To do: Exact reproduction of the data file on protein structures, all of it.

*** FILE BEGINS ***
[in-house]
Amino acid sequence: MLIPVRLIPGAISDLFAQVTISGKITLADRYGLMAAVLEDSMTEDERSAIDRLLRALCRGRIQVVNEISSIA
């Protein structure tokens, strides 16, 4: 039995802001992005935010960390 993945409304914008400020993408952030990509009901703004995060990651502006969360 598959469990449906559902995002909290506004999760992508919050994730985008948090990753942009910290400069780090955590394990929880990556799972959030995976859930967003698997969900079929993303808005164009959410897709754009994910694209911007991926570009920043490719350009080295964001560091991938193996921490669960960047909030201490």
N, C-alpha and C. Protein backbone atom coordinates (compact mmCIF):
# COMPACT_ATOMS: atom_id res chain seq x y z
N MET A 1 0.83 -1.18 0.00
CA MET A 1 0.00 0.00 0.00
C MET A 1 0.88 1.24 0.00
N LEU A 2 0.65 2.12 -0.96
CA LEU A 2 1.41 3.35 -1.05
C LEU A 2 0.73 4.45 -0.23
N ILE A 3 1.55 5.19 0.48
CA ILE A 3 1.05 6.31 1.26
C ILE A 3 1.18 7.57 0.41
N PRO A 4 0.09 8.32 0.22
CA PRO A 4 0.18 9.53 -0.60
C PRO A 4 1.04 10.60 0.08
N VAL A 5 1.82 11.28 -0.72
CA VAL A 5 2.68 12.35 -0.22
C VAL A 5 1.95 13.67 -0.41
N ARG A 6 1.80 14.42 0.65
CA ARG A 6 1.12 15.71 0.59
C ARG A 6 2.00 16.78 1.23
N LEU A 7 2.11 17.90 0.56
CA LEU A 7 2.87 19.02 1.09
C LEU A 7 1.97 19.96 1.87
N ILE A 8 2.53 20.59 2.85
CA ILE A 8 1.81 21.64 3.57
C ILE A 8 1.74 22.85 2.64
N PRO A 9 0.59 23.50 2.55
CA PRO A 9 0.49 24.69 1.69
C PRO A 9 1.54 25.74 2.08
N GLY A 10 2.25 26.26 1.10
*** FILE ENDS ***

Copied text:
[in-house]
Amino acid sequence: MLIPVRLIPGAISDLFAQVTISGKITLADRYGLMAAVLEDSMTEDERSAIDRLLRALCRGRIQVVNEISSIA
């Protein structure tokens, strides 16, 4: 039995802001992005935010960390 993945409304914008400020993408952030990509009901703004995060990651502006969360 598959469990449906559902995002909290506004999760992508919050994730985008948090990753942009910290400069780090955590394990929880990556799972959030995976859930967003698997969900079929993303808005164009959410897709754009994910694209911007991926570009920043490719350009080295964001560091991938193996921490669960960047909030201490």
N, C-alpha and C. Protein backbone atom coordinates (compact mmCIF):
# COMPACT_ATOMS: atom_id res chain seq x y z
N MET A 1 0.83 -1.18 0.00
CA MET A 1 0.00 0.00 0.00
C MET A 1 0.88 1.24 0.00
N LEU A 2 0.65 2.12 -0.96
CA LEU A 2 1.41 3.35 -1.05
C LEU A 2 0.73 4.45 -0.23
N ILE A 3 1.55 5.19 0.48
CA ILE A 3 1.05 6.31 1.26
C ILE A 3 1.18 7.57 0.41
N PRO A 4 0.09 8.32 0.22
CA PRO A 4 0.18 9.53 -0.60
C PRO A 4 1.04 10.60 0.08
N VAL A 5 1.82 11.28 -0.72
CA VAL A 5 2.68 12.35 -0.22
C VAL A 5 1.95 13.67 -0.41
N ARG A 6 1.80 14.42 0.65
CA ARG A 6 1.12 15.71 0.59
C ARG A 6 2.00 16.78 1.23
N LEU A 7 2.11 17.90 0.56
CA LEU A 7 2.87 19.02 1.09
C LEU A 7 1.97 19.96 1.87
N ILE A 8 2.53 20.59 2.85
CA ILE A 8 1.81 21.64 3.57
C ILE A 8 1.74 22.85 2.64
N PRO A 9 0.59 23.50 2.55
CA PRO A 9 0.49 24.69 1.69
C PRO A 9 1.54 25.74 2.08
N GLY A 10 2.25 26.26 1.10